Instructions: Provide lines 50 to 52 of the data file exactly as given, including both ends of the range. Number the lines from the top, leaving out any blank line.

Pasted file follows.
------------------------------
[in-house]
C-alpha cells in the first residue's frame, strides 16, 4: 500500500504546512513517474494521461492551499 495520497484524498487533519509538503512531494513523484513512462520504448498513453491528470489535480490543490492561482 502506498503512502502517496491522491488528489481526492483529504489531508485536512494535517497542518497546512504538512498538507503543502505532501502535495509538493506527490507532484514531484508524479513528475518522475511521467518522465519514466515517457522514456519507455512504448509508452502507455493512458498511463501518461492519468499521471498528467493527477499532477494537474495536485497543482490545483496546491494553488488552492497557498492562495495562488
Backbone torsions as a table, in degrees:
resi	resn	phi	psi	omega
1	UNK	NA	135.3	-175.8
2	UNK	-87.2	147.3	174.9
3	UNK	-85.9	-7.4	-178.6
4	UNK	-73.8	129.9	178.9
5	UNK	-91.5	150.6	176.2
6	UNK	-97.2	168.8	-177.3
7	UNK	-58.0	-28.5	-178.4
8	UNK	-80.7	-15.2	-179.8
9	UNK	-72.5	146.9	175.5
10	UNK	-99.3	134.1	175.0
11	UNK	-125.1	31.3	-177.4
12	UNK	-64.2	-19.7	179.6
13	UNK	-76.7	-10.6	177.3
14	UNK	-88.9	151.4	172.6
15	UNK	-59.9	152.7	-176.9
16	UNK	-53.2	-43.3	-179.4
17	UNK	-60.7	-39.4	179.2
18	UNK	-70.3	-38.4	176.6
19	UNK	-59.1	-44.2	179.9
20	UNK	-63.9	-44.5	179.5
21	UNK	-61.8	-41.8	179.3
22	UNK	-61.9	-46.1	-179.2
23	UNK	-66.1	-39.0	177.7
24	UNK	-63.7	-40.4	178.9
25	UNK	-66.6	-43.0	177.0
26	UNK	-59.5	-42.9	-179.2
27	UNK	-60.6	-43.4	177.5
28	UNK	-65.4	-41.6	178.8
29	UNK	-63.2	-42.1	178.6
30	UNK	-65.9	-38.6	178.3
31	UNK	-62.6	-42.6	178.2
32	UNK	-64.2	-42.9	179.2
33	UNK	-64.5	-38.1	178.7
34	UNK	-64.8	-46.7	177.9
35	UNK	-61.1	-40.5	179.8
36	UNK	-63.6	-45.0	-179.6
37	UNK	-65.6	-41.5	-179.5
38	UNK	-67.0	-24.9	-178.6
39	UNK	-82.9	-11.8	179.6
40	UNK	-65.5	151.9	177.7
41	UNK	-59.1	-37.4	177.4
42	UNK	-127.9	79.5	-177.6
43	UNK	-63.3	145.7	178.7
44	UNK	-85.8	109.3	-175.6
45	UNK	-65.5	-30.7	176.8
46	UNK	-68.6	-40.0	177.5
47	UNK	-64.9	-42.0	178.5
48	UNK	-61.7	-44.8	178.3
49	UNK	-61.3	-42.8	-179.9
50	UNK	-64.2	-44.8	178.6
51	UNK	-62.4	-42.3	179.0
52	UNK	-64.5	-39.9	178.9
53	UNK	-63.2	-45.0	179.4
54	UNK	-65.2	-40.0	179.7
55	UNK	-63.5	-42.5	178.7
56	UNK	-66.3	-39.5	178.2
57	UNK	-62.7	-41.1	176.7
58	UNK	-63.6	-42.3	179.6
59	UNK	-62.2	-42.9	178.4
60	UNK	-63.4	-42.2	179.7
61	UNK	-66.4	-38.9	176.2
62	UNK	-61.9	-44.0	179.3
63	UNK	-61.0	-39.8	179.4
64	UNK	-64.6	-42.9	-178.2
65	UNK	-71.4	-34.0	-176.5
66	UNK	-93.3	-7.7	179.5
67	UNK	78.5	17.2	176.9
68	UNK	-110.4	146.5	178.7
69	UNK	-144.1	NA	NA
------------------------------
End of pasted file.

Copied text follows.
46	UNK	-68.6	-40.0	177.5
47	UNK	-64.9	-42.0	178.5
48	UNK	-61.7	-44.8	178.3